Śrīla Prabhupāda. Yes, but it is not the brain that works the body; it is the spirit soul. Does a computer work by itself? No, a man works it. He pushes the button; then something happens. Otherwise, what is the value of the machine? You can keep the machine for thousands of years, but it will not work until a man comes to push the button. But who is working, the machine or the man? Similarly, the human brain is also a machine, and it is working under the direction of Paramātmā, an expansion of God within everyone’s heart.
Scientists should accept God and His mystic power. If they don’t, they should be considered foolish. On the basis of transcendental knowledge, we are directly challenging many big scientists and philosophers. The other day, you brought that chemist, and I told him, “You are foolish.” But he was not angry. He admitted it, and I defeated all his arguments. Perhaps you remember.
Dr. Singh. Yes. In fact, he acknowledged that perhaps Kṛṣṇa didn’t give him all the procedural steps needed to perform his experiments.
Śrīla Prabhupāda. He is against Kṛṣṇa, so why should Kṛṣṇa give him any facilities? If you are against Kṛṣṇa and you want credit without Kṛṣṇa, you will fail. You must first be submissive, and then Kṛṣṇa will give you all facilities. We dare to face any scientist or philosopher and challenge him. How? On the strength of Kṛṣṇa. I know that when I talk with them, Kṛṣṇa will give me the necessary intelligence to defeat them. Otherwise, from the viewpoint of scientific qualification, they are much more qualified than we. We are laymen before them. But we know Kṛṣṇa, and Kṛṣṇa knows everything. Therefore we can challenge any scientists, just as a small child can challenge a very big man because he knows, “My father is here.” He clutches the hand of his father, who makes sure that nobody can harm him.
Dr. Singh. Is the human form of life spoiled for those who do not try to understand Kṛṣṇa consciousness?
Śrīla Prabhupāda. Yes. People who do not try to understand their relationship with God simply die like animals-like cats and dogs. They take birth, eat, sleep, beget children and die. This is the sum total of their human lives. These rascals think, “I am this body.” They have no information of ātmā. Ātmā means the self, or the individual soul. Śrīmad-Bhāgavatam and Bhagavad-gītā give us knowledge about the ātmā, but people are unaware of this.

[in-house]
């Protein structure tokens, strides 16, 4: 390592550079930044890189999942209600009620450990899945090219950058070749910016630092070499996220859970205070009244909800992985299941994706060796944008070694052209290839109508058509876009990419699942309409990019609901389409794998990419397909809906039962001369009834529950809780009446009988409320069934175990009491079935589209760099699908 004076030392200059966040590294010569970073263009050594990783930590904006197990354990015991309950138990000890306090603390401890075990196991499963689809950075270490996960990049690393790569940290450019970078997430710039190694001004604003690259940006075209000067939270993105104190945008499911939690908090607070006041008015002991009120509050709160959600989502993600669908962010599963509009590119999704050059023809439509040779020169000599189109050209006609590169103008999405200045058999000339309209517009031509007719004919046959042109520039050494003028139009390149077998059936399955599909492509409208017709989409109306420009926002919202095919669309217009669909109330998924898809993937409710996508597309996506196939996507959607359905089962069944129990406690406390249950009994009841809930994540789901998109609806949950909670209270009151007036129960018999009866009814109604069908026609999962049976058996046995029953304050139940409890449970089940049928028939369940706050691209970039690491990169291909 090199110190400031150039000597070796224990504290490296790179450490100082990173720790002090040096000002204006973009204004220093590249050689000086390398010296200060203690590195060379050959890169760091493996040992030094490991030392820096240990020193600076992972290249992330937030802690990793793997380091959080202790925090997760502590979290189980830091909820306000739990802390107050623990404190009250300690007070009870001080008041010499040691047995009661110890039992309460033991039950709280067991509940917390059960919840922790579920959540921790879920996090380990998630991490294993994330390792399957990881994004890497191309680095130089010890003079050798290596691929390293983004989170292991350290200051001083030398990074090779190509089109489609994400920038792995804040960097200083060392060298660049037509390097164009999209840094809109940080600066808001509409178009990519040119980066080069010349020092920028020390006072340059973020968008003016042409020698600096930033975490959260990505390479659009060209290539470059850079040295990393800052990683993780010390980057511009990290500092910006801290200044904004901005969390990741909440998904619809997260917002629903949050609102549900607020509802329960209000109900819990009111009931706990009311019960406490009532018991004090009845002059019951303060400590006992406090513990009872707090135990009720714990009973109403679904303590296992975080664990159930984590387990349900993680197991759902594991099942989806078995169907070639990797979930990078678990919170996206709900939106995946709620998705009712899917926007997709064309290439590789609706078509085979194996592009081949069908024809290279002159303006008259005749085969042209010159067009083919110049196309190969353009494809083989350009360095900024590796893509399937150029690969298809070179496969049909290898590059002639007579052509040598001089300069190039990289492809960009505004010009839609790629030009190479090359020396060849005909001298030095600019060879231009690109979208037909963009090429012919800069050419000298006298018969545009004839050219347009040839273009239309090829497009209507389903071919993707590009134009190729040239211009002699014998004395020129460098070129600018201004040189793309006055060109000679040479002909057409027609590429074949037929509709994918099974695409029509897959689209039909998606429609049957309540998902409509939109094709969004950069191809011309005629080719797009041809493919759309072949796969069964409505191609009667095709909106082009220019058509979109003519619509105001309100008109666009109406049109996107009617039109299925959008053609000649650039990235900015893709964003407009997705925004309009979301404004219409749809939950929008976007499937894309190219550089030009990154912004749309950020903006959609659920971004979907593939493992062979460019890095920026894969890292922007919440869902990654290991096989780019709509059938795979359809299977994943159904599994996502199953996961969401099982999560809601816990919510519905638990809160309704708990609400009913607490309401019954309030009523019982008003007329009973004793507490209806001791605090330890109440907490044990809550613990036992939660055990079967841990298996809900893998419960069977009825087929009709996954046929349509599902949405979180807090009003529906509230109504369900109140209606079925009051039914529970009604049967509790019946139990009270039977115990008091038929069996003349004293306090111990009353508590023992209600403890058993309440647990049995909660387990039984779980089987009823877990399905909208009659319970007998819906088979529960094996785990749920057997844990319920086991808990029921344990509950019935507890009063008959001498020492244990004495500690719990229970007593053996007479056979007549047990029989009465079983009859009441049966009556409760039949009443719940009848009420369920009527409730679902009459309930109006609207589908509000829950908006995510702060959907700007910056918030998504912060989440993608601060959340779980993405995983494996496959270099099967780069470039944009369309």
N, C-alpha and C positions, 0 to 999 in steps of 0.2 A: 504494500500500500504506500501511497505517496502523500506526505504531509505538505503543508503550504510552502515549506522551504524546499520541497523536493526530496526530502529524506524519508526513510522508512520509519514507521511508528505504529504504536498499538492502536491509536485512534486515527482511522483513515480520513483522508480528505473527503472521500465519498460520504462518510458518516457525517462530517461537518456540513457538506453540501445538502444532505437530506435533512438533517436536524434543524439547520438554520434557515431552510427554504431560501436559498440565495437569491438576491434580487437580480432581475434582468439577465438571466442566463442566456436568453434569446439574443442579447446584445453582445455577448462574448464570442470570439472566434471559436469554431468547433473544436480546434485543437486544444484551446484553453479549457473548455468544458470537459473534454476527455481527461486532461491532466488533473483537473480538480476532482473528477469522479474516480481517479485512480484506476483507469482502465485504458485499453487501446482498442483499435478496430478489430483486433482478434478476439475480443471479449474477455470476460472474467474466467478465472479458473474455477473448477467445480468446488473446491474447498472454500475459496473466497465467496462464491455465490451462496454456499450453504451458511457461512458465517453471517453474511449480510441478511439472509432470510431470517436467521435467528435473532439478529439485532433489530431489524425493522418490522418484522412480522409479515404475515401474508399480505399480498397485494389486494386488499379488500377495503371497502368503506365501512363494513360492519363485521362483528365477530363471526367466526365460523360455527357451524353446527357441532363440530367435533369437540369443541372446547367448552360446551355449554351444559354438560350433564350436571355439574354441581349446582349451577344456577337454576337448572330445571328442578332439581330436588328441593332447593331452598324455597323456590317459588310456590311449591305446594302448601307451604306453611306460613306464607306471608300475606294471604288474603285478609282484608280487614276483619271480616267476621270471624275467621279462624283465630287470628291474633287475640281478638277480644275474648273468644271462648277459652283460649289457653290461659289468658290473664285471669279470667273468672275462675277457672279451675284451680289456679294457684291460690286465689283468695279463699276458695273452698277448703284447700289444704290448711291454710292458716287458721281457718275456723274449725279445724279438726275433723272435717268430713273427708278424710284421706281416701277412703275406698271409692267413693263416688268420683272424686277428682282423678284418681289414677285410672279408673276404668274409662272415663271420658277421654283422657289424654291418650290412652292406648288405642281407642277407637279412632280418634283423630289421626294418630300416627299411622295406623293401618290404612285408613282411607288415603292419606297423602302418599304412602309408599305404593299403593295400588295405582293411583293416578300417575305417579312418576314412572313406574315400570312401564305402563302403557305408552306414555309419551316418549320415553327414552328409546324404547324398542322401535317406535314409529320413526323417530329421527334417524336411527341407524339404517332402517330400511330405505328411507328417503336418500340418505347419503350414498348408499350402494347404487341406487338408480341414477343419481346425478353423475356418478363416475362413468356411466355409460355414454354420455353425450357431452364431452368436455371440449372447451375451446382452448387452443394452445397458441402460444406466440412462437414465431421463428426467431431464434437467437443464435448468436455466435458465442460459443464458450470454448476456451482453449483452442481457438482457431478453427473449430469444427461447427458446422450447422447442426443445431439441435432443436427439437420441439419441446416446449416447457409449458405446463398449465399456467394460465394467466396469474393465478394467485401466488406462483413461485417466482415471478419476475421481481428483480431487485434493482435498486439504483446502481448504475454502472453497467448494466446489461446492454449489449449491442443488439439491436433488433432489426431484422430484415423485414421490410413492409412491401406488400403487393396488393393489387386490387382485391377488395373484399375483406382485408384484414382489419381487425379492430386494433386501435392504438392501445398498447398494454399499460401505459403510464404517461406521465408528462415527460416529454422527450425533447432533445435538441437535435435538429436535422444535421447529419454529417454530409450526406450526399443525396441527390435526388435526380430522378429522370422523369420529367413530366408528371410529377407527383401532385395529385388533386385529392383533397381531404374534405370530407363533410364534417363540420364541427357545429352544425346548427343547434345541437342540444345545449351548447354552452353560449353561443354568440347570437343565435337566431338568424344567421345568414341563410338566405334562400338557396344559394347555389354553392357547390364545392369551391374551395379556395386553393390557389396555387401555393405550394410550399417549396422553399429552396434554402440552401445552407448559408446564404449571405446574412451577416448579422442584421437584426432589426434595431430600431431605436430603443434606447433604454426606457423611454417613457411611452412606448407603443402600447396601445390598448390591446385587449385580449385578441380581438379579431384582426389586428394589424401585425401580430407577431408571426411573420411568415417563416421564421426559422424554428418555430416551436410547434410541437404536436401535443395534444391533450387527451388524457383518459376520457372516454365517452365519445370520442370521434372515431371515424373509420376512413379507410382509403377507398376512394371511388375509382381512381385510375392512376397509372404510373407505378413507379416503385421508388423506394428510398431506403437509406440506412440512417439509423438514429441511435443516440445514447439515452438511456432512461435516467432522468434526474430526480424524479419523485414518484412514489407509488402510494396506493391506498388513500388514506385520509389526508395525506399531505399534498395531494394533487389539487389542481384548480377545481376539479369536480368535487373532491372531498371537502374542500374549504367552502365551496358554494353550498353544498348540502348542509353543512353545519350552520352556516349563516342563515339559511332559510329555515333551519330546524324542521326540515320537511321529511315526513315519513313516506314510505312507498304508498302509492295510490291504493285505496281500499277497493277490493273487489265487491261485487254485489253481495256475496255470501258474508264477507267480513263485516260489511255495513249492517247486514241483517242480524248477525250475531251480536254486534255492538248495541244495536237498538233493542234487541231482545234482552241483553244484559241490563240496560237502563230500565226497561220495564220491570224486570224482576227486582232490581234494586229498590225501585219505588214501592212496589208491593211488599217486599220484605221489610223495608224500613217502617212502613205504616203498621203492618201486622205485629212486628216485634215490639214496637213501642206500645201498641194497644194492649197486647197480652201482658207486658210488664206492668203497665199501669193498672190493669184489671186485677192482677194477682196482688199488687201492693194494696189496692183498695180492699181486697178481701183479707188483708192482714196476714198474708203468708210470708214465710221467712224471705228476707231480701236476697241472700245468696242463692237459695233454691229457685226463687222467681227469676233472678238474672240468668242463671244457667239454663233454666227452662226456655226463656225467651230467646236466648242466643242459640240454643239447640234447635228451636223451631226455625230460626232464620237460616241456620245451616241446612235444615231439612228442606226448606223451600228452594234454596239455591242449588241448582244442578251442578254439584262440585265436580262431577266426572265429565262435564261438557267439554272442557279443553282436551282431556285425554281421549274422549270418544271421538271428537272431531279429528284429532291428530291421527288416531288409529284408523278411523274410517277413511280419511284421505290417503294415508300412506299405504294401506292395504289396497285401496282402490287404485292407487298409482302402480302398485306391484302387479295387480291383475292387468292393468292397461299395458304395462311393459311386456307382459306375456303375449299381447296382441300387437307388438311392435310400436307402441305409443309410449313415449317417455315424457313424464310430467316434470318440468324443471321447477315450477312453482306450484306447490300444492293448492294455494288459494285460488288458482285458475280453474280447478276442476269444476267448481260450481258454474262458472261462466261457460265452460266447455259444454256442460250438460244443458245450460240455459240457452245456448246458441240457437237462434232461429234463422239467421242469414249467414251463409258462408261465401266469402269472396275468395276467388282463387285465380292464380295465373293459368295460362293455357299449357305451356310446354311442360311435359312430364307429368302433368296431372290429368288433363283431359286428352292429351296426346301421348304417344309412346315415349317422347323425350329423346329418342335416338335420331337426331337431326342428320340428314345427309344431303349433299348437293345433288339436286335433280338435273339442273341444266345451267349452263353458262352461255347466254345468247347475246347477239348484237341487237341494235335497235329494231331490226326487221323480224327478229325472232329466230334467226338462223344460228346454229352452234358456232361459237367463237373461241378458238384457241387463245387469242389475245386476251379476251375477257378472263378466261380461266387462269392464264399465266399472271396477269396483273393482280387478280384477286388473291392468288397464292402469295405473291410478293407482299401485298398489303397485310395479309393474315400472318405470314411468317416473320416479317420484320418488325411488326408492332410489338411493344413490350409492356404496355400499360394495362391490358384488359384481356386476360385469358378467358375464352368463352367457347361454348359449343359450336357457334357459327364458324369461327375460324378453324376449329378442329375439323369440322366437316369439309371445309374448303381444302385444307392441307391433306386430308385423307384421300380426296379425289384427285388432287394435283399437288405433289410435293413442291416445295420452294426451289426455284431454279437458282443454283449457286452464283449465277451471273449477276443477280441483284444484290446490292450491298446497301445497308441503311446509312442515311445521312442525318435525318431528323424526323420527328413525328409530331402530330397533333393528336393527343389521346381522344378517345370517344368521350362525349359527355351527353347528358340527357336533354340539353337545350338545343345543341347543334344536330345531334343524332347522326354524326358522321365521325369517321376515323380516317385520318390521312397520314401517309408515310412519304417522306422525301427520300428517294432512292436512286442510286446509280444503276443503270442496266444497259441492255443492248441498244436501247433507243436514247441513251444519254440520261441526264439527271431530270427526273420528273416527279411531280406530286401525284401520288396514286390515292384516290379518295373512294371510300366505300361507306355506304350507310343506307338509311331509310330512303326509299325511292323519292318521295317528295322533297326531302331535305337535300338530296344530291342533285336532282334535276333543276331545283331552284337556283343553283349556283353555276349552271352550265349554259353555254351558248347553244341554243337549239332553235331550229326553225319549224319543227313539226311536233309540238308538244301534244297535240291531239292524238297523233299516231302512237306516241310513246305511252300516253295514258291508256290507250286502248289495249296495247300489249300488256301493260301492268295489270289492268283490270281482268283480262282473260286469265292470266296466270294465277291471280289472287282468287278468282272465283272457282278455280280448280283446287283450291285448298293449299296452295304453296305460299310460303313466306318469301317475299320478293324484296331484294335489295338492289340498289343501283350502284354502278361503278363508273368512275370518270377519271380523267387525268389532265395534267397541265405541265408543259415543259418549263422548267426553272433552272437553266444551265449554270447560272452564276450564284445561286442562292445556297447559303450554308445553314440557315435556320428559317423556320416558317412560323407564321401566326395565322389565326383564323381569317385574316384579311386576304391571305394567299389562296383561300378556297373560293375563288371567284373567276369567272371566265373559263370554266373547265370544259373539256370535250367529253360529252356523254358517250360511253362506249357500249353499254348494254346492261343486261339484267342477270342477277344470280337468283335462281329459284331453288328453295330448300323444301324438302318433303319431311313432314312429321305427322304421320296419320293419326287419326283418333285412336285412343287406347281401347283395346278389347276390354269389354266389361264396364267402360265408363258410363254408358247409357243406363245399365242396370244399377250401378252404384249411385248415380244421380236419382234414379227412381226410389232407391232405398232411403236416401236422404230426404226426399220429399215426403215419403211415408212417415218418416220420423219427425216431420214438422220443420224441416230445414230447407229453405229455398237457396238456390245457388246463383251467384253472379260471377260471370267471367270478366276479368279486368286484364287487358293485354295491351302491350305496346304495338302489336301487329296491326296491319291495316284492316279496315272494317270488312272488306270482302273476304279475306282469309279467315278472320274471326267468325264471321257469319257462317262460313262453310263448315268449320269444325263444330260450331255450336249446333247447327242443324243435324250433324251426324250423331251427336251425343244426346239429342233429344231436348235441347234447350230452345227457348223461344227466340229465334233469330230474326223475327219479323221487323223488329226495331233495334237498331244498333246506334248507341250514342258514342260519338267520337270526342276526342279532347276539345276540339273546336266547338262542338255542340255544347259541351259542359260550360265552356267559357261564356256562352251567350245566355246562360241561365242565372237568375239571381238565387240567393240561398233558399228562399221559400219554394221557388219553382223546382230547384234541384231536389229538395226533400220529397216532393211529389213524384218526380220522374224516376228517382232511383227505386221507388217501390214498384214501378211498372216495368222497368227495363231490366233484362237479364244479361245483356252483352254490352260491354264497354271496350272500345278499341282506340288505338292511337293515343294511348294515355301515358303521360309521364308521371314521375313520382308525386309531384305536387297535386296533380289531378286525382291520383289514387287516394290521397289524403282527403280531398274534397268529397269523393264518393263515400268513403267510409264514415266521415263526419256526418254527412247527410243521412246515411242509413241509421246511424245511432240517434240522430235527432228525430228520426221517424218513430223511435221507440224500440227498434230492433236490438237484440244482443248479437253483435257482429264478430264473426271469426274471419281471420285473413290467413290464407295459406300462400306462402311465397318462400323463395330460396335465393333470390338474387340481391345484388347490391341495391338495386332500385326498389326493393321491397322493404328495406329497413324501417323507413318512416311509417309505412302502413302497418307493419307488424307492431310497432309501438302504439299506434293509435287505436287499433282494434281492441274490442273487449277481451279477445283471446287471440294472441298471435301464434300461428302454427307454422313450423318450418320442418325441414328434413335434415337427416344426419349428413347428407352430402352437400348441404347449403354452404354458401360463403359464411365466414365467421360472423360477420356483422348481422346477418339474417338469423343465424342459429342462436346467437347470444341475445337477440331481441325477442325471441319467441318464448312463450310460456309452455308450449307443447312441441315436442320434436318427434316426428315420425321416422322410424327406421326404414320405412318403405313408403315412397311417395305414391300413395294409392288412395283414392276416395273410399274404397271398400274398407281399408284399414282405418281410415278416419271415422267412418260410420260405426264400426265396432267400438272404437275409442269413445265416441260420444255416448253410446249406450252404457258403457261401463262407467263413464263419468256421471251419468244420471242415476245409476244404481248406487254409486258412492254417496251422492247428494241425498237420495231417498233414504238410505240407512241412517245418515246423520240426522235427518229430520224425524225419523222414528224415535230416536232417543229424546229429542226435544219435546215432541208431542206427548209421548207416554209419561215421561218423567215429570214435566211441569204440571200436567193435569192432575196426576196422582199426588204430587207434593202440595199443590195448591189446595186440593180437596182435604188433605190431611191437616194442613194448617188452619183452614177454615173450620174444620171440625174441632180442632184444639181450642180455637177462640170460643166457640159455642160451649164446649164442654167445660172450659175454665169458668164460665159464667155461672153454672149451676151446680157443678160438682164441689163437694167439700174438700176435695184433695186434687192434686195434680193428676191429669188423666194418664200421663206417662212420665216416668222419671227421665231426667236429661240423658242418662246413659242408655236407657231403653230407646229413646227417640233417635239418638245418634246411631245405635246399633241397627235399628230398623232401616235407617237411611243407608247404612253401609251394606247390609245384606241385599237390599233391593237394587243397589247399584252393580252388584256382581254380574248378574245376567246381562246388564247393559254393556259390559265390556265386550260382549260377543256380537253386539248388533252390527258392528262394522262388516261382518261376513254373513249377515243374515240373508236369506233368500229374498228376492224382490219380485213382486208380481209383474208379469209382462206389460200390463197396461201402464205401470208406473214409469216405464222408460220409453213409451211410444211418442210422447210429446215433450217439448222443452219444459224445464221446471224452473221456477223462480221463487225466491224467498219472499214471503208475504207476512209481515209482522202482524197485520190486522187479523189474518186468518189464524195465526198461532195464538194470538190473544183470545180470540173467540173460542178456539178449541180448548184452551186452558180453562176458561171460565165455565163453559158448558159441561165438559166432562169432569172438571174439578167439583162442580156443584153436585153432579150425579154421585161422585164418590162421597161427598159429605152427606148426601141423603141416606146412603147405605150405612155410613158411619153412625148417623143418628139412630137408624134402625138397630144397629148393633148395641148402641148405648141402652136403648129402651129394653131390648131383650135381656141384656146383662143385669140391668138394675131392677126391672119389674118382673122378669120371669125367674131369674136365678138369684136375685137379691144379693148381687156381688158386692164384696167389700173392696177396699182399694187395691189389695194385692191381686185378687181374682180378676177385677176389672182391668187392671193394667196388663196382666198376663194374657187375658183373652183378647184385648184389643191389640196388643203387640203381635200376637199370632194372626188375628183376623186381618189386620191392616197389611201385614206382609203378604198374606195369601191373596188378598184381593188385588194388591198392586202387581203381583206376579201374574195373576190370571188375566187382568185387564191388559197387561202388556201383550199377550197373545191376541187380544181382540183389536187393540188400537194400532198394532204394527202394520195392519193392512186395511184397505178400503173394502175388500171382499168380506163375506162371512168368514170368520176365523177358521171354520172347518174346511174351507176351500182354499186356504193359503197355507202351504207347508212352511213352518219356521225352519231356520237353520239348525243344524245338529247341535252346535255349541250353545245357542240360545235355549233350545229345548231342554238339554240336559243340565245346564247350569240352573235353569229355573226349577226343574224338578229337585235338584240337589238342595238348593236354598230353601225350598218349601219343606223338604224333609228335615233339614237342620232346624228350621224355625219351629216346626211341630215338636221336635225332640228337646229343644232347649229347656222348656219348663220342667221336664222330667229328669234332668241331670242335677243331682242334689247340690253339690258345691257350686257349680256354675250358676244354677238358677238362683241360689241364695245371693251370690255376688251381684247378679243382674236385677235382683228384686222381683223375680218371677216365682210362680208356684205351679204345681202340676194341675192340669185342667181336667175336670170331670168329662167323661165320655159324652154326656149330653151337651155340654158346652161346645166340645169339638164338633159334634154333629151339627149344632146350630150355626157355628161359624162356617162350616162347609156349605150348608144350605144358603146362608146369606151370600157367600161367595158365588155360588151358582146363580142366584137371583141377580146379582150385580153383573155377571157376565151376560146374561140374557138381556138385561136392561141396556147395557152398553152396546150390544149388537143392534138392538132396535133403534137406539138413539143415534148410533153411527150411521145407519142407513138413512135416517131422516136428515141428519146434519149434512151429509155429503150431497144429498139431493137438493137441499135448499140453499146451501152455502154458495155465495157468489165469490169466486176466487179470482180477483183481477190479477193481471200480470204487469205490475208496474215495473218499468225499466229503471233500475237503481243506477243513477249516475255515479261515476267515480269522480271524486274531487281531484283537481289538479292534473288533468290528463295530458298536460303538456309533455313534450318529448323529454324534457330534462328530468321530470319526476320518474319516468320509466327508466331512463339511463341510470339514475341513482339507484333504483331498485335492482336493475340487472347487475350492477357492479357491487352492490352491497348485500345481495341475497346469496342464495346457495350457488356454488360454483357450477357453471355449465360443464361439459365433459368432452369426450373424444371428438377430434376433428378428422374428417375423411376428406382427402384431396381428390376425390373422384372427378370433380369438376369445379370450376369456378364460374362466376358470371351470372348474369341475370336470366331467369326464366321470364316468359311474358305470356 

People are unaware of the knowledge given to human society in the Vedic literature. For example, the Vedas inform us that cow dung is pure. Here in America especially, people bring their dogs onto the street to pass stool. Of course, dog stool is very impure—germs thrive in it. But people are such rascals that they do not consider this; instead, they distribute dog stool everywhere. But there’s no cow dung to be seen, even though the Vedas say that cow dung is pure. Here is a sign: “Littering Illegal.” But dog stool is allowed. Just see how foolish people are. It is illegal to drop a paper on the grass, but your dog is allowed to pass stool. The government authorities will not allow you to bring even one mango from another country; but they will allow your dog to distribute its stool everywhere, although this stool is full of infectious germs.
The Space Program: A Childish Waste of Time and Money
Dr. Singh. When the astronauts returned from the moon to the surface of the earth, the scientists in the space program were very careful. They thought the astronauts might have brought some new germs as yet unknown, so they put the astronauts in quarantine for several days to make sure that—